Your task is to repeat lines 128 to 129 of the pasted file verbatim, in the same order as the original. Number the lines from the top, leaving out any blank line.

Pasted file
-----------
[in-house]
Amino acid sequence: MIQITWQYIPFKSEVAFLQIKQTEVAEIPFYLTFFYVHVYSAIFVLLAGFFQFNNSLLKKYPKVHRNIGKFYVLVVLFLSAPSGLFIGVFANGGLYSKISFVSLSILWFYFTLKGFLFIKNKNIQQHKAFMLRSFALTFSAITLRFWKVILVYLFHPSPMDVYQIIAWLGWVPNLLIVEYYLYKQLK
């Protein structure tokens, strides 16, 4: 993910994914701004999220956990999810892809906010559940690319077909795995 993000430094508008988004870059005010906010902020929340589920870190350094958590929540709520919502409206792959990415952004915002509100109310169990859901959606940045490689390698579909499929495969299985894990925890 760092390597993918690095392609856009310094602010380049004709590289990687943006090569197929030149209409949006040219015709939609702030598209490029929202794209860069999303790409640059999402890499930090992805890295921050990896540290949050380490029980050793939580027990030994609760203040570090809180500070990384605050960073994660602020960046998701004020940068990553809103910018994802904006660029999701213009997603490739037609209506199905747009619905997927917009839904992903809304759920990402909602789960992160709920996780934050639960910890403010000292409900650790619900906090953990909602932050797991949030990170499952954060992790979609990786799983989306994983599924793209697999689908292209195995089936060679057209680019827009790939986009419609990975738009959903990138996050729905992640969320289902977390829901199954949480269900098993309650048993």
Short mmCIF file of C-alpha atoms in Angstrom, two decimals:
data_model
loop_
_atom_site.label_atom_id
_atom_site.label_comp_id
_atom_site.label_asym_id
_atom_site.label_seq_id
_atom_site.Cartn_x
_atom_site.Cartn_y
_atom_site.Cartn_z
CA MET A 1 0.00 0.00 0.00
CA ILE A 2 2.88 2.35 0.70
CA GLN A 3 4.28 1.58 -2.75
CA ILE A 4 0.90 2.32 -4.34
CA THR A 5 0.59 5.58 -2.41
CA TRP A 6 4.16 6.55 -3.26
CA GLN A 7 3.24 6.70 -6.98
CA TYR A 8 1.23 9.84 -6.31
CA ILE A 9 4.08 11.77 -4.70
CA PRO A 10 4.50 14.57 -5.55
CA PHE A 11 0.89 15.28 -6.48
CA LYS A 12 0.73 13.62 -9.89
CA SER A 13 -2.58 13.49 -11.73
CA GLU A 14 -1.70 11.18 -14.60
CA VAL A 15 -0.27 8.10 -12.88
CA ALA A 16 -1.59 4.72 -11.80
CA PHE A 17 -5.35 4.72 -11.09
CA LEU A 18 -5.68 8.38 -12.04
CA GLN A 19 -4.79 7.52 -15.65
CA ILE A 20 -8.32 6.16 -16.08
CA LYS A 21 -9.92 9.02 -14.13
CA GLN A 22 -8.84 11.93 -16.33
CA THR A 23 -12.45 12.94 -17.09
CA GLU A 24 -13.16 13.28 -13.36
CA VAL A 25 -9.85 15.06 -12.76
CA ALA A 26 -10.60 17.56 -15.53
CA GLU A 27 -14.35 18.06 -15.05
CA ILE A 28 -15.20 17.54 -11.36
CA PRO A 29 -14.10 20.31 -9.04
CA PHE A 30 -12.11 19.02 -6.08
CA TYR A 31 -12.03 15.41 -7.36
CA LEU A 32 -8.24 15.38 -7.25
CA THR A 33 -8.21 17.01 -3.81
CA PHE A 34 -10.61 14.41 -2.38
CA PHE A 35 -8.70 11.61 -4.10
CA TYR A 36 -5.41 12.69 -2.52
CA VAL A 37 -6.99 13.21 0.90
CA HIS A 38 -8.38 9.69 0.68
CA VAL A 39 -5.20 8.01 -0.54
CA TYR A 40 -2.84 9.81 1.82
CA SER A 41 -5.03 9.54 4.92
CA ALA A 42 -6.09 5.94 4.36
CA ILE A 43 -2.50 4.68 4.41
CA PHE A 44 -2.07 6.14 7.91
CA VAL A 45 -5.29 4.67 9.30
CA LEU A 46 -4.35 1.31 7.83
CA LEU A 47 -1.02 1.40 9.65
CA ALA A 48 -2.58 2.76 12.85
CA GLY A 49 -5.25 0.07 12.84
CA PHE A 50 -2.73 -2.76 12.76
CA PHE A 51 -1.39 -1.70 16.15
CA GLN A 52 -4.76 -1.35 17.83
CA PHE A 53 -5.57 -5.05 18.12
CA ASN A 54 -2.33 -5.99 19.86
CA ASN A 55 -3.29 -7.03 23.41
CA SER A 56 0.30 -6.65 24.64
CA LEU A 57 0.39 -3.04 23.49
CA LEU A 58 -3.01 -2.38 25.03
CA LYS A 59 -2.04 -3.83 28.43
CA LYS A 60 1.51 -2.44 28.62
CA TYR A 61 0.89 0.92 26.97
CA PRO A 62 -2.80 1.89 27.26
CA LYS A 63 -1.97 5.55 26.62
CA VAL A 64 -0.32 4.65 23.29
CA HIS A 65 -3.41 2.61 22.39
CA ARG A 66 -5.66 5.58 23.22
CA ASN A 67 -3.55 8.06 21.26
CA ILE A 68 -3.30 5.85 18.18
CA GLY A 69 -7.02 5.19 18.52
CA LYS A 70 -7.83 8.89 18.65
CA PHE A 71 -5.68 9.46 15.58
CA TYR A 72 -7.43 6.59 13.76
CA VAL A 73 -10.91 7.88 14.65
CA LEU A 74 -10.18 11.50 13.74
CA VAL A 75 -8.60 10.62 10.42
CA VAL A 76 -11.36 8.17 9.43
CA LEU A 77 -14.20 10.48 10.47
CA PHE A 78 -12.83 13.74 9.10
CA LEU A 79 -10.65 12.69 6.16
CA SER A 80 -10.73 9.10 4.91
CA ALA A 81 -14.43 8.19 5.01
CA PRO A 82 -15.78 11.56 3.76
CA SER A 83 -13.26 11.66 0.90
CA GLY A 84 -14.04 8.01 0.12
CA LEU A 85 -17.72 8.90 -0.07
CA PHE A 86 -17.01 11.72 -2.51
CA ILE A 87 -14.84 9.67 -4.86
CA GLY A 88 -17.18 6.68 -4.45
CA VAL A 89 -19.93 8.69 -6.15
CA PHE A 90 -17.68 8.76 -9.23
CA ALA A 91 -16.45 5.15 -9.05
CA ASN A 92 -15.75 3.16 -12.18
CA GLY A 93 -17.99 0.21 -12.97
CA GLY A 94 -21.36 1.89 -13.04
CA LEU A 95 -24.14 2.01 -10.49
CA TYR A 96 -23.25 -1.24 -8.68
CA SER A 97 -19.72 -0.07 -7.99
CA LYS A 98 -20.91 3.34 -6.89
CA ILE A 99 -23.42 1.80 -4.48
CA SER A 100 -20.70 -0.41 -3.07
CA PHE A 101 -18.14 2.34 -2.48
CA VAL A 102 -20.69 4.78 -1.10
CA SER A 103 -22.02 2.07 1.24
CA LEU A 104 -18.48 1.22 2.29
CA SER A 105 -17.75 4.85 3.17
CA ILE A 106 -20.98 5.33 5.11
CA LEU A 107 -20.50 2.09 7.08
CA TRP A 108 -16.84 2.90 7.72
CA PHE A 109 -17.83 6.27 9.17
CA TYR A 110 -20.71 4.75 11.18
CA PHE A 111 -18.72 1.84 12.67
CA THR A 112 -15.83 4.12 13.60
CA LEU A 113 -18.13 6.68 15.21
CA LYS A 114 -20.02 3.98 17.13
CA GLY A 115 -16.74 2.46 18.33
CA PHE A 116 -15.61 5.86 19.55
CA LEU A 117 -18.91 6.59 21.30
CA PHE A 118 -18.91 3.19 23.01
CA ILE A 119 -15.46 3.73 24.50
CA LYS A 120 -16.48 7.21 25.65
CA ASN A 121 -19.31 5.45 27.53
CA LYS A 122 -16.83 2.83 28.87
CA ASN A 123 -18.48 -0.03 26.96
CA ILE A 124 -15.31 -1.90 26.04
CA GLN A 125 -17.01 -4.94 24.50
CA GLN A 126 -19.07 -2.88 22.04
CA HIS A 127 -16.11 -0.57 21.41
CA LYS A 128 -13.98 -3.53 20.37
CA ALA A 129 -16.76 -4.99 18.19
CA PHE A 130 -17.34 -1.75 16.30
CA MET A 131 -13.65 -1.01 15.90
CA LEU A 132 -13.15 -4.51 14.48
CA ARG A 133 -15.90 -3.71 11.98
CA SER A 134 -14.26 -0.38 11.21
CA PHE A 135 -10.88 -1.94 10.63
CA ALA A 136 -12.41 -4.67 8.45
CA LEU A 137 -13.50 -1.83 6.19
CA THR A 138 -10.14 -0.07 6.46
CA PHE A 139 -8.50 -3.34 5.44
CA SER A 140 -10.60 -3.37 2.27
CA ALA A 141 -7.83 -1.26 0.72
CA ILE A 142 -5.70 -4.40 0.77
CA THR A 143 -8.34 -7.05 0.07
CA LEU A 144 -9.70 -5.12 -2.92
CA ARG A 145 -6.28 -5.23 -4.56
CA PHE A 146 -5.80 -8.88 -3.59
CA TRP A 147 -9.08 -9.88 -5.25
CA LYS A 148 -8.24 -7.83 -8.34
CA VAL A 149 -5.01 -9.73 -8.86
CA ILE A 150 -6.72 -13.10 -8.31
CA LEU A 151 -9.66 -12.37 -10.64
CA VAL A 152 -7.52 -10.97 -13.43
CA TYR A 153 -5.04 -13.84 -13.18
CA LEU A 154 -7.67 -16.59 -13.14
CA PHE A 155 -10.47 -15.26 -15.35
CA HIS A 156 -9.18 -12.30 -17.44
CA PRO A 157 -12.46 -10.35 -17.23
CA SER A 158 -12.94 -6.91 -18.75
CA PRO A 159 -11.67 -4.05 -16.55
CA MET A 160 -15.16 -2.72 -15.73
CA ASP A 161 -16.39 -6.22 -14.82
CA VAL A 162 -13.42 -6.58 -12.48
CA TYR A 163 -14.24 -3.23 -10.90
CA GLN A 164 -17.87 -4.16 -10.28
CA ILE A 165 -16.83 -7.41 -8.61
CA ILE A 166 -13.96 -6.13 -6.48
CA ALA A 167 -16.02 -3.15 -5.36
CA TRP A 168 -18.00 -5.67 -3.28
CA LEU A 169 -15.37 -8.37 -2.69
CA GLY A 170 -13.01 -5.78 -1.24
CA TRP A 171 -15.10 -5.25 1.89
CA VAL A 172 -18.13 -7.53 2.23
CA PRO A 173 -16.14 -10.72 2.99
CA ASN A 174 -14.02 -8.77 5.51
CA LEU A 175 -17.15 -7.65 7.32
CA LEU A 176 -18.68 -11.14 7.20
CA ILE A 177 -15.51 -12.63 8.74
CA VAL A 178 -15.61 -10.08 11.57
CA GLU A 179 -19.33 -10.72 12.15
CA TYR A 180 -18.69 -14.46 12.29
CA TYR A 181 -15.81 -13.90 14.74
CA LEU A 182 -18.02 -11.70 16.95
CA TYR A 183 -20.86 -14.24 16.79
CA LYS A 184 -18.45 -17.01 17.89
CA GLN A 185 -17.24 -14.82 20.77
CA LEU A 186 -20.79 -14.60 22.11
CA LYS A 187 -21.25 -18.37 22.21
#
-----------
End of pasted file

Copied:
CA GLY A 115 -16.74 2.46 18.33
CA PHE A 116 -15.61 5.86 19.55